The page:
Beyond Fukushima - When will we learn? Paul Gunter & Kevin Kamps P1
On the afternoon of March 11th, 2011 - a massive 9.0 earthquake struck just off the main island of Japan - rattling the nation to its core. Nestled on the east coast of Japan - not too far from the epicenter of that quake - was the Fukushima Daiichi Nuclear Plant - a plant with six nuclear reactors - three of which weren't designed to handle an earthquake of that magnitude. Right after the ground started shaking - reactors 1, 2, and 3 at the plant went into automatic shutdown. Reactors 4, 5, and 6 were already shutdown for inspection. The main power source to keep the reactors cool - the electric grid - was knocked out by the earthquake - so 13 emergency diesel generators immediately kicked in to keep the reactors cool. But within ten minutes, the emergency cooling systems at reactor 1 failed - and radioactive fuel rods within the reactors began to melting down.
But things were about to get a lot worse. Approximately 50 minutes after the earthquake - a giant 45-foot tsunami slammed into the east coast of Japan - and right into the Fukushima Daiichi plant. It swept across the plant's seawalls - and flooded the turbine buildings - shutting down the emergency diesel generators - and cutting off critical cooling to the reactors. At this point - the operators of the Fukushima plant knew they had a crisis on their hands. At approximately 3:41 in the afternoon - less than an hour after the earthquake - TEPCO, which operated the plant, notified the authorities that they had a "First level Emergency" on their hands - reactors were melting down. To buy themselves time - operators begin relieving pressure from the reactors - by releasing radioactive steam out of the reactor buildings and into the air.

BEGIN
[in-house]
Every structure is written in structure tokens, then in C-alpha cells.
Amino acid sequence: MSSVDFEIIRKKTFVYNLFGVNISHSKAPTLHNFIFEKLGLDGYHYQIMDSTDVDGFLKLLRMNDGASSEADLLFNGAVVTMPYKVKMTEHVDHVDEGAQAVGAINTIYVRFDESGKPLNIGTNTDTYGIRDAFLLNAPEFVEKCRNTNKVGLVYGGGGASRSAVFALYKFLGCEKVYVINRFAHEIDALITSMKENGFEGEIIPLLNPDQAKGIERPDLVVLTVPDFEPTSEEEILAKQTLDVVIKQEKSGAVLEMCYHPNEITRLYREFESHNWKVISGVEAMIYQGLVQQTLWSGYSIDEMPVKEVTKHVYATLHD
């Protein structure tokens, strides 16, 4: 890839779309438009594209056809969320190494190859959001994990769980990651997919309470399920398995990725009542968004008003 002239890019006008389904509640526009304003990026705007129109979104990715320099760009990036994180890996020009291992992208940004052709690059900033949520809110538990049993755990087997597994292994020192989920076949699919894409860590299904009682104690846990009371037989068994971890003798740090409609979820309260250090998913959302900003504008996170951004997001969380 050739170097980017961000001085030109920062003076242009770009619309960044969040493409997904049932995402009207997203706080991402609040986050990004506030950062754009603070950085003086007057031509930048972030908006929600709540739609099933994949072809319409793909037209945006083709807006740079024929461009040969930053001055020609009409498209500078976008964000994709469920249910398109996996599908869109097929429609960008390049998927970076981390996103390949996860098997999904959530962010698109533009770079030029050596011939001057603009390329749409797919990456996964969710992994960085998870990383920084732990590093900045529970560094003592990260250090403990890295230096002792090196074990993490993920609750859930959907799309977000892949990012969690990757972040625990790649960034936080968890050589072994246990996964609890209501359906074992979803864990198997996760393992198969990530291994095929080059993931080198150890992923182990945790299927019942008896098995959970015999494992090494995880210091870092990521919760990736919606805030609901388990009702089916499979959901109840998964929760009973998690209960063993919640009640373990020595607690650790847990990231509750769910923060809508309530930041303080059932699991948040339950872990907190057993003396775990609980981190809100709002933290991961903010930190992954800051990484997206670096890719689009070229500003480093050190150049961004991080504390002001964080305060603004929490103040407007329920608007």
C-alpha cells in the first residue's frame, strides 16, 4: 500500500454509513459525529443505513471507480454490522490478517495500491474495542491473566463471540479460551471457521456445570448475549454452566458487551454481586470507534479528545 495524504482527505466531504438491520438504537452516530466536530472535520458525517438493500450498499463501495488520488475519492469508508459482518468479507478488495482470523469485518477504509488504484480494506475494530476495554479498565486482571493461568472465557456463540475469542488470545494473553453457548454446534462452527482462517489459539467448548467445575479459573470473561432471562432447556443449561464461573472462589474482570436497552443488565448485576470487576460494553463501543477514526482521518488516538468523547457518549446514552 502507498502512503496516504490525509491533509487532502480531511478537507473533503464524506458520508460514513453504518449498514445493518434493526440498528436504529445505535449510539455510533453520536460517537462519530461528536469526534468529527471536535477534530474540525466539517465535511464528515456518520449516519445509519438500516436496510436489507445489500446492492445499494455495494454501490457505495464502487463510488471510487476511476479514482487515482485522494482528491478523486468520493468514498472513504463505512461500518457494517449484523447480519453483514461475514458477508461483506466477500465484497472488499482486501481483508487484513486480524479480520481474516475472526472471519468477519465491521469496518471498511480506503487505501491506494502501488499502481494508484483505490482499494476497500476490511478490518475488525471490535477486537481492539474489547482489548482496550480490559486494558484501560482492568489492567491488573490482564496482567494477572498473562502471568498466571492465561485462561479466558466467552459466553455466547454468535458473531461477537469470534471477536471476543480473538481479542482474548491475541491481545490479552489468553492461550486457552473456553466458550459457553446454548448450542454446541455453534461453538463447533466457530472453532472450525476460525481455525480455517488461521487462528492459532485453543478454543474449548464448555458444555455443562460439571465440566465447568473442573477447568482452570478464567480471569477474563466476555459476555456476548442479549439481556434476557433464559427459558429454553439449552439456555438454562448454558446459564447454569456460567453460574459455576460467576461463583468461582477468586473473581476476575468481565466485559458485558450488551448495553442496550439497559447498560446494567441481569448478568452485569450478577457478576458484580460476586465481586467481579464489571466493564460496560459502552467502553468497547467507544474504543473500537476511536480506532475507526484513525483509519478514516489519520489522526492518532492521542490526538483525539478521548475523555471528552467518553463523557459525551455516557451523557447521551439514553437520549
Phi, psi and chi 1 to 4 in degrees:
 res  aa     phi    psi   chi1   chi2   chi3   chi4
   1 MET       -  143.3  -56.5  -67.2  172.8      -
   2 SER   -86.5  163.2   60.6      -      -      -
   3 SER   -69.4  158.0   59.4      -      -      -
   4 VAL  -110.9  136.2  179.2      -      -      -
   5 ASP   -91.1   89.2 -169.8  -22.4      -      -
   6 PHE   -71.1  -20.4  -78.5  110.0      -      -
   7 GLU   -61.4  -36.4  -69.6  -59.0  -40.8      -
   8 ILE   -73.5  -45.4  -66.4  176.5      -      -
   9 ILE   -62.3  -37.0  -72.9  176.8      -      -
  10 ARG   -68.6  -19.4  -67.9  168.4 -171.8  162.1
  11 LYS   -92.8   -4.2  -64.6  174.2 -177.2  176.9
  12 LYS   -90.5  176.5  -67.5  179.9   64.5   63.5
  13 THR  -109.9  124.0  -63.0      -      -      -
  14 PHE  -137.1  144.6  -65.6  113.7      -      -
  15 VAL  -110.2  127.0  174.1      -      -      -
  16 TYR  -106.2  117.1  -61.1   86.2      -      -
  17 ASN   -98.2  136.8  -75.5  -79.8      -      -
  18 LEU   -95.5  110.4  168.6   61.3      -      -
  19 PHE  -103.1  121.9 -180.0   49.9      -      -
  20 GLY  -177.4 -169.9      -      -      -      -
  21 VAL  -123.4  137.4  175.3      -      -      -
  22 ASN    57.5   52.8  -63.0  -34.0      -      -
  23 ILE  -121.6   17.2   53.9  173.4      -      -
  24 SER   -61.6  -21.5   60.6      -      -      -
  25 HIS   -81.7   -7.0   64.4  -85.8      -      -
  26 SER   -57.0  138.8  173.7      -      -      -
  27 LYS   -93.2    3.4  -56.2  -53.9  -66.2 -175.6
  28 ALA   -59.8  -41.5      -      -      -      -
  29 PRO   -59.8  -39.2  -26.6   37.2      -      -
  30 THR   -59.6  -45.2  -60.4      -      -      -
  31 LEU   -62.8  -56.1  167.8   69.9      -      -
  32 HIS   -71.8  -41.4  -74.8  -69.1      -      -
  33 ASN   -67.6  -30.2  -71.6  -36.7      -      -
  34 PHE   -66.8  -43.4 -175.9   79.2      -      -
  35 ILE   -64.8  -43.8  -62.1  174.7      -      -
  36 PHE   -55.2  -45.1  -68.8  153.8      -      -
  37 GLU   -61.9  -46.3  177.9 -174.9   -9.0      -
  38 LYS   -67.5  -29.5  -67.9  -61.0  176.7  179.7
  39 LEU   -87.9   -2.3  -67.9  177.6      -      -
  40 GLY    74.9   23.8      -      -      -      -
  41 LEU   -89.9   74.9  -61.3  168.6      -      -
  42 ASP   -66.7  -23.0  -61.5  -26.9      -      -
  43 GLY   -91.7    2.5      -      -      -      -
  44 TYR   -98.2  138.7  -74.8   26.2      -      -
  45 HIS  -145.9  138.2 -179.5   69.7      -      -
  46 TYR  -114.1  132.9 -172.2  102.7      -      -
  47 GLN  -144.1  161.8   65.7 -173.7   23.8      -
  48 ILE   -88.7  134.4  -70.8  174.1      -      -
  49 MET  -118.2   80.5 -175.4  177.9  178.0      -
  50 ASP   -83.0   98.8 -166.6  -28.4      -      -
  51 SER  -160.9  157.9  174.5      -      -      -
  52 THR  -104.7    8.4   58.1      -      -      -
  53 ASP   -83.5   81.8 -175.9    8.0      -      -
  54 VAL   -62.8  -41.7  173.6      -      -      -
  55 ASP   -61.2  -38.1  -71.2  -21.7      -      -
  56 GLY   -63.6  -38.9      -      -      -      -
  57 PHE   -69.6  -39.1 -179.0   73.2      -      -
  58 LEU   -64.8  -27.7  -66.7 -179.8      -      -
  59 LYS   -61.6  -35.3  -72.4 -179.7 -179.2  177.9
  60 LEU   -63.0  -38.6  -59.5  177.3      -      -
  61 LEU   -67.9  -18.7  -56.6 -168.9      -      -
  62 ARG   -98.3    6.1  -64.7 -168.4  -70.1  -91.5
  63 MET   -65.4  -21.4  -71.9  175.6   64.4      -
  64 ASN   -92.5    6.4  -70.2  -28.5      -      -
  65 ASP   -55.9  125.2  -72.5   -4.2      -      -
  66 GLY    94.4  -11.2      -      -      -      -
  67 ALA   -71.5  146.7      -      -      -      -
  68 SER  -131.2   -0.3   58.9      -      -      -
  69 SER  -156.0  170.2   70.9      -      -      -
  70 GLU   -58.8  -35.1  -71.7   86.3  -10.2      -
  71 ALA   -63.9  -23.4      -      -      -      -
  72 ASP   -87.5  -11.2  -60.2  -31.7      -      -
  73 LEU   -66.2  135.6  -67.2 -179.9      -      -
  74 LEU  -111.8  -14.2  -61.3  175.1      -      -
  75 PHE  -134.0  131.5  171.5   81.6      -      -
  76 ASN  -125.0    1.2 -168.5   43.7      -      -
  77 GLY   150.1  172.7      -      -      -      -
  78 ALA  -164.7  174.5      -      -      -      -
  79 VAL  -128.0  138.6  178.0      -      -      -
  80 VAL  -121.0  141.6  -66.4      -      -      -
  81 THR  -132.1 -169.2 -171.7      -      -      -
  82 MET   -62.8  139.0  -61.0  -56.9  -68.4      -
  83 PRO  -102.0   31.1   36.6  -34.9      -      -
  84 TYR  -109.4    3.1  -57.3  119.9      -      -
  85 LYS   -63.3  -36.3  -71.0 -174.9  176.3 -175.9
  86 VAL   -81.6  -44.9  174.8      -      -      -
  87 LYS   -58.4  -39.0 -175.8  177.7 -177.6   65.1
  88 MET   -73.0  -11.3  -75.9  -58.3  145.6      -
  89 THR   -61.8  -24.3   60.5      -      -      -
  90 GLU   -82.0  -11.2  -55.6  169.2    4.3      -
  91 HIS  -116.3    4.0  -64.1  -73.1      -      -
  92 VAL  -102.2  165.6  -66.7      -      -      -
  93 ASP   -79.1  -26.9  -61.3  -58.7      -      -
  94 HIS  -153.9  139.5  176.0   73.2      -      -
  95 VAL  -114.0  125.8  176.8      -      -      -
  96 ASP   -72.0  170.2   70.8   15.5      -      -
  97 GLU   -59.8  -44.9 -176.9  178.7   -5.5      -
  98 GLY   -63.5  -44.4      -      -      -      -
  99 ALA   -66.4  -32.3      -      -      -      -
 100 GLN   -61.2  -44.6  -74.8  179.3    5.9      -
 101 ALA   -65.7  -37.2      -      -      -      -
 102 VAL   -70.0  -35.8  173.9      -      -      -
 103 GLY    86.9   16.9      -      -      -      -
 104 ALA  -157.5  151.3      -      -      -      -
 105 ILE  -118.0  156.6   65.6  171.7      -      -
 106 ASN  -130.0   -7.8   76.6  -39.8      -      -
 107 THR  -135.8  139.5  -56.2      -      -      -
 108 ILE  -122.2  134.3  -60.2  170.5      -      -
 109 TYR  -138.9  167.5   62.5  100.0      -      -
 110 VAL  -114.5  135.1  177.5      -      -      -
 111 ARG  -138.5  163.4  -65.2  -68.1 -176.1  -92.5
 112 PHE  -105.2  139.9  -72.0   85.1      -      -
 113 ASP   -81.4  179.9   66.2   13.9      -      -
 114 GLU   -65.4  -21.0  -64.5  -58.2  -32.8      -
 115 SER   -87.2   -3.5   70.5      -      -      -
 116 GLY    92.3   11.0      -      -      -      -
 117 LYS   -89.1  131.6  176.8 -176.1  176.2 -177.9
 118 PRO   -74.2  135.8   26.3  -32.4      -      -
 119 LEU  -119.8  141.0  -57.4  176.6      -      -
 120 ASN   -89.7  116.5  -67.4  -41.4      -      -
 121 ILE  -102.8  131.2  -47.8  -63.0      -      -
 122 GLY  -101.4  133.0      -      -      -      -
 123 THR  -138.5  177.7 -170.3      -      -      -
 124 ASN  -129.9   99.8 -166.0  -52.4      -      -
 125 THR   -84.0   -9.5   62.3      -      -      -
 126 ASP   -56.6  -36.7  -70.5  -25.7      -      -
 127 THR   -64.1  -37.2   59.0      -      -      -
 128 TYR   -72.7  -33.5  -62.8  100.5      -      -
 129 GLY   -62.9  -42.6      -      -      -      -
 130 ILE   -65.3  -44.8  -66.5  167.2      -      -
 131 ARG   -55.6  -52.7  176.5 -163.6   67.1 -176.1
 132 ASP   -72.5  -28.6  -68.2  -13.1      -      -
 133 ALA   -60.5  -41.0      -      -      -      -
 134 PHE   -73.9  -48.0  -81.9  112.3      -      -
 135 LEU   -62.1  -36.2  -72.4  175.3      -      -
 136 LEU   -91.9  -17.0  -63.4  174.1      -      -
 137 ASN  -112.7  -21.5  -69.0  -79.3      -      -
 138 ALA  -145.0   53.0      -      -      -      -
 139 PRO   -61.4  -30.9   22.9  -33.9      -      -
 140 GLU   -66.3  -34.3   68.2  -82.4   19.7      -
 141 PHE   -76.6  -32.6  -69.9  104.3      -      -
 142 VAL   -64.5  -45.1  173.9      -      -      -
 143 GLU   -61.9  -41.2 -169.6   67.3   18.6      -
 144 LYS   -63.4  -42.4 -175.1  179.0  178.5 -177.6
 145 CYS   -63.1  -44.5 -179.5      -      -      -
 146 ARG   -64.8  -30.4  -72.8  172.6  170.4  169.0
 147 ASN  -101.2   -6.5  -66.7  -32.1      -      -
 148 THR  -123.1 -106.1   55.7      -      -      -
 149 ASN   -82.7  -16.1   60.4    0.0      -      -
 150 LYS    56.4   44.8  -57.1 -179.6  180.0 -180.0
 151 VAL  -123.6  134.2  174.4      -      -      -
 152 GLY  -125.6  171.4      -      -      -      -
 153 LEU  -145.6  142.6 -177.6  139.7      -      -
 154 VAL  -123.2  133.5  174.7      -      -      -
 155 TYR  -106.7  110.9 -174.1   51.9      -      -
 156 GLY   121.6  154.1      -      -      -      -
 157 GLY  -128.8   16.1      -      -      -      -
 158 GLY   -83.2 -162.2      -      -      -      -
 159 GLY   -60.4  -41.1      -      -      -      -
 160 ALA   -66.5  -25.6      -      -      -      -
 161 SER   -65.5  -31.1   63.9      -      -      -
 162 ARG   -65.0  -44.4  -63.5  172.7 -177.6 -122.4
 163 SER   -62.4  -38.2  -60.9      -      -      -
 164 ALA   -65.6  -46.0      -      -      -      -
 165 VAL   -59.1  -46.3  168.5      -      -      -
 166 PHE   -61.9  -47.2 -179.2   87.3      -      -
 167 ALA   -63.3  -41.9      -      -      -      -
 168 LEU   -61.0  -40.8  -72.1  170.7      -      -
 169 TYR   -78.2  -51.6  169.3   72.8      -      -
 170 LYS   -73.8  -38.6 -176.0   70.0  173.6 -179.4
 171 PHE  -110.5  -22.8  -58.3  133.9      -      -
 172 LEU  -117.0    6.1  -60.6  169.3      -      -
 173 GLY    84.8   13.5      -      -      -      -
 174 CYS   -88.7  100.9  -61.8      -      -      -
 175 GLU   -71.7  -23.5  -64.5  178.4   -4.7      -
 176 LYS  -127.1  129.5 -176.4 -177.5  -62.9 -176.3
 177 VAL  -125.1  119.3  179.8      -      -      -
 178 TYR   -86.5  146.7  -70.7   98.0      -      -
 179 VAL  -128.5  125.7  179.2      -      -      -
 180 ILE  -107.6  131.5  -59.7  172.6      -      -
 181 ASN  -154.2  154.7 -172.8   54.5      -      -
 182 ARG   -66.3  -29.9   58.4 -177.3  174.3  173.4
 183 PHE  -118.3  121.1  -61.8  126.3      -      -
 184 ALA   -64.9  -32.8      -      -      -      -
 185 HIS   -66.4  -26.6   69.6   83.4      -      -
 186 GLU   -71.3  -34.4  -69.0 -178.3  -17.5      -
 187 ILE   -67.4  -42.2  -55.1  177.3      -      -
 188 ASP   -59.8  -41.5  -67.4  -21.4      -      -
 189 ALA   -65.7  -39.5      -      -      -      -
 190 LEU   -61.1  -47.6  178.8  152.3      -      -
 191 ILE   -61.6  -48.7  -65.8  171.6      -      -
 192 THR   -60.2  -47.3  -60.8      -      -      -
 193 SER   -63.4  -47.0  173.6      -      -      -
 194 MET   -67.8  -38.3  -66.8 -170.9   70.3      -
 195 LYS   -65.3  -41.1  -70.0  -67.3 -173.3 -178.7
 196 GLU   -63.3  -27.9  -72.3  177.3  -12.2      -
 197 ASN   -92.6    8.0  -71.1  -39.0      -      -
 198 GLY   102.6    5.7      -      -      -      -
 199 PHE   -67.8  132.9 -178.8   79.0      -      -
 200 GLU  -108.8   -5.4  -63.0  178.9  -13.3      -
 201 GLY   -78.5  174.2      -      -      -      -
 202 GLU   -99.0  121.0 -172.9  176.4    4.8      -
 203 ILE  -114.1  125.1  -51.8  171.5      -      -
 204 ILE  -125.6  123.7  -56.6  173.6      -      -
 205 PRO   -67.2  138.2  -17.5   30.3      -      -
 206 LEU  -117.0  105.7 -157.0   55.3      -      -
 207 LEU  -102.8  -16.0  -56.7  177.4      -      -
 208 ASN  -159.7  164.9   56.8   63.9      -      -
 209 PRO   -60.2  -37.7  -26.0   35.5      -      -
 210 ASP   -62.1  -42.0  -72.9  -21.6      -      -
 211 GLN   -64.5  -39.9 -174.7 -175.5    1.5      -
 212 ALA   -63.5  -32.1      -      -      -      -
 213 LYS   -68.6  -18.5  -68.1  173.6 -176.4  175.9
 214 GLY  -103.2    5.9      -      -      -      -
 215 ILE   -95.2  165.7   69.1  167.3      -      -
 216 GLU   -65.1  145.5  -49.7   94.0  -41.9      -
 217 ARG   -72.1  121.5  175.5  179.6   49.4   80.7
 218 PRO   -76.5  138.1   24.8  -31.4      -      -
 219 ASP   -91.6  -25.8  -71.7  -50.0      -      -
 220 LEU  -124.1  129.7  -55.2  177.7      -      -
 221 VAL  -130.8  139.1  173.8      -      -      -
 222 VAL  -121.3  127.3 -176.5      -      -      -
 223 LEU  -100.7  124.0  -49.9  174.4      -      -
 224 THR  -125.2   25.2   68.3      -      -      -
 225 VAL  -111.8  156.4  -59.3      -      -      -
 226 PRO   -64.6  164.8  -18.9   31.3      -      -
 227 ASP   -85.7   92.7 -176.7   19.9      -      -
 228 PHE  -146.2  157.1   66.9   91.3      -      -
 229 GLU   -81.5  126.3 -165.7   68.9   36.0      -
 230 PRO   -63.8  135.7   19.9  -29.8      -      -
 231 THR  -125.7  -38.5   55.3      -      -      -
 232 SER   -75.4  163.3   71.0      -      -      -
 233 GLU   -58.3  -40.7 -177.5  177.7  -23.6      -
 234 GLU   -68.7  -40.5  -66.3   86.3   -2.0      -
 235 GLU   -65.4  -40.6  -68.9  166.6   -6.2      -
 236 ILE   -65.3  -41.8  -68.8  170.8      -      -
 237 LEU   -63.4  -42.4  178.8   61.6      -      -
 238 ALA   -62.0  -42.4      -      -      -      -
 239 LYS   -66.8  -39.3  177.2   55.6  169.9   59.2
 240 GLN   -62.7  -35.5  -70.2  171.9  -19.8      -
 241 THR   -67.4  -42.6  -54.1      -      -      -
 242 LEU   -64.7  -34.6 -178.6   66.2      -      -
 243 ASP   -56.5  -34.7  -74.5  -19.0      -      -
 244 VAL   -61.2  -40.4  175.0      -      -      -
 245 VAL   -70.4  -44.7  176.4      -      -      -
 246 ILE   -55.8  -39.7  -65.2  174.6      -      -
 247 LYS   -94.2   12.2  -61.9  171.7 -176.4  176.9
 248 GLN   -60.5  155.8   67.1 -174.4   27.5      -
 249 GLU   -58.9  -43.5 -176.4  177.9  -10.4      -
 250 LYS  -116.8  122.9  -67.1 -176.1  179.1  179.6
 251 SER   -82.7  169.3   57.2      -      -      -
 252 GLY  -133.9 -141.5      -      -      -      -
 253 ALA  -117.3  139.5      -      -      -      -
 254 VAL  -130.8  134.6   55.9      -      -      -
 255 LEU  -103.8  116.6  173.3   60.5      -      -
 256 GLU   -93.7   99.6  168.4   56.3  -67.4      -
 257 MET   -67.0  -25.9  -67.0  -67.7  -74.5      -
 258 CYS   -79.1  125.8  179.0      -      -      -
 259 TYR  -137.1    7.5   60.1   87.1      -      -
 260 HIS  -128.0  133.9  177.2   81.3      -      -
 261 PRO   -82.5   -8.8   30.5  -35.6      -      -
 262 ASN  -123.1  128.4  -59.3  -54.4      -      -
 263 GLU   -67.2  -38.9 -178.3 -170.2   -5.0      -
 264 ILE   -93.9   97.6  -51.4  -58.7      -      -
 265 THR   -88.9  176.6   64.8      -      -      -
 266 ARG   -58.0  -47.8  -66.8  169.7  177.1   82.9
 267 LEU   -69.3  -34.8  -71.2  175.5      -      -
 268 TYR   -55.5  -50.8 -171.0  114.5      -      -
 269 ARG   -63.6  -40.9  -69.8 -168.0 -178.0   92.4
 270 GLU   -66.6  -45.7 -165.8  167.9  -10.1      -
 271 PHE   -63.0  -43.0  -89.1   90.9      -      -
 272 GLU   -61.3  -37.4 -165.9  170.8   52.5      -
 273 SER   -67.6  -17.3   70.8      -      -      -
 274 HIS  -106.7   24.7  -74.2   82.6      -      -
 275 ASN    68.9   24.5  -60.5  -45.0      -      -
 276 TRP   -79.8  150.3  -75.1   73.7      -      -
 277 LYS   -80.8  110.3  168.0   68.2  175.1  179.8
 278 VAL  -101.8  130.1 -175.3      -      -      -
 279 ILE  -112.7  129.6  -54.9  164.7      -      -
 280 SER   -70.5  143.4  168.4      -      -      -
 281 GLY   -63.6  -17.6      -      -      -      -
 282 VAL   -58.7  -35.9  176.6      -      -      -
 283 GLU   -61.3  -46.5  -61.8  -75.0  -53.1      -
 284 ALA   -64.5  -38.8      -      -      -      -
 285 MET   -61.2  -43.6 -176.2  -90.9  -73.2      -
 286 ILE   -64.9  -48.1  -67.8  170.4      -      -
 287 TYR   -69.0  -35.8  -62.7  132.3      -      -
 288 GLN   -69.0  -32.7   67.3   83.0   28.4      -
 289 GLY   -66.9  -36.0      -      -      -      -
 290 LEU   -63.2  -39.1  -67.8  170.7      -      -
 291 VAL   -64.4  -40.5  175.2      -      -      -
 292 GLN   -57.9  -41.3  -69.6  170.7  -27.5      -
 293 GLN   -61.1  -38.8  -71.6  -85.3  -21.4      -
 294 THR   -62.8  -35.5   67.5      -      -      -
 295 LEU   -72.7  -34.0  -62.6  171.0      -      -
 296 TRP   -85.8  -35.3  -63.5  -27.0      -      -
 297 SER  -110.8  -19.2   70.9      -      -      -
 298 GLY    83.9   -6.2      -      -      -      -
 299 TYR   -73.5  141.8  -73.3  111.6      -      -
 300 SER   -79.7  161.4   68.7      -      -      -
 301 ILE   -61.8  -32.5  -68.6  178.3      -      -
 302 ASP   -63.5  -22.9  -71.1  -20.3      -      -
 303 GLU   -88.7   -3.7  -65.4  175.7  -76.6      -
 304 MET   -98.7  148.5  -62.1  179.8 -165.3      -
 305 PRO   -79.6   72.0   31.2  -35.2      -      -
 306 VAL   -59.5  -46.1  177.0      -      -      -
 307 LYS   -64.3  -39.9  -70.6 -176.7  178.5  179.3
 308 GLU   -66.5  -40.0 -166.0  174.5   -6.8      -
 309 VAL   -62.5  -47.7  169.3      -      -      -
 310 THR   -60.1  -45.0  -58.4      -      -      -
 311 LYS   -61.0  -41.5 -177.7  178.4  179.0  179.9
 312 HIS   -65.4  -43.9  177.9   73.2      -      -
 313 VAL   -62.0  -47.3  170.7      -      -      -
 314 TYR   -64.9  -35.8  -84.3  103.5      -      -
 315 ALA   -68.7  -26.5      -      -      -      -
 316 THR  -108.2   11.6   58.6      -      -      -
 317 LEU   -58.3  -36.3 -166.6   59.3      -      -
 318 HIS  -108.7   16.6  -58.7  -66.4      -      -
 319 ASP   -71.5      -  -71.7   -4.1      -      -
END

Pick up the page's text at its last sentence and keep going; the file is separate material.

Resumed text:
And in a frantic attempt to keep the reactors cool - nearby seawater is pumped into the plant. But that wasn't enough - and there's not much else that plant operators can do, since the radiation around the plant was spiking. Soon - reactor buildings begin exploding. One day after the earthquake - on March 12th - reactor 1 suffered a hydrogen explosion - collapsing its roof. Over the next few days - reactors 2, 3, and 4 would give way to similar hydrogen explosions - mangling the reactor buildings - and exposing highly radioactive spent fuel - which was stored in pools built into the ceilings of the reactors - to the atmosphere. Helicopters flew in to drop seawater into the crippled reactor buildings, trying to prevent the spent fuel pools from igniting.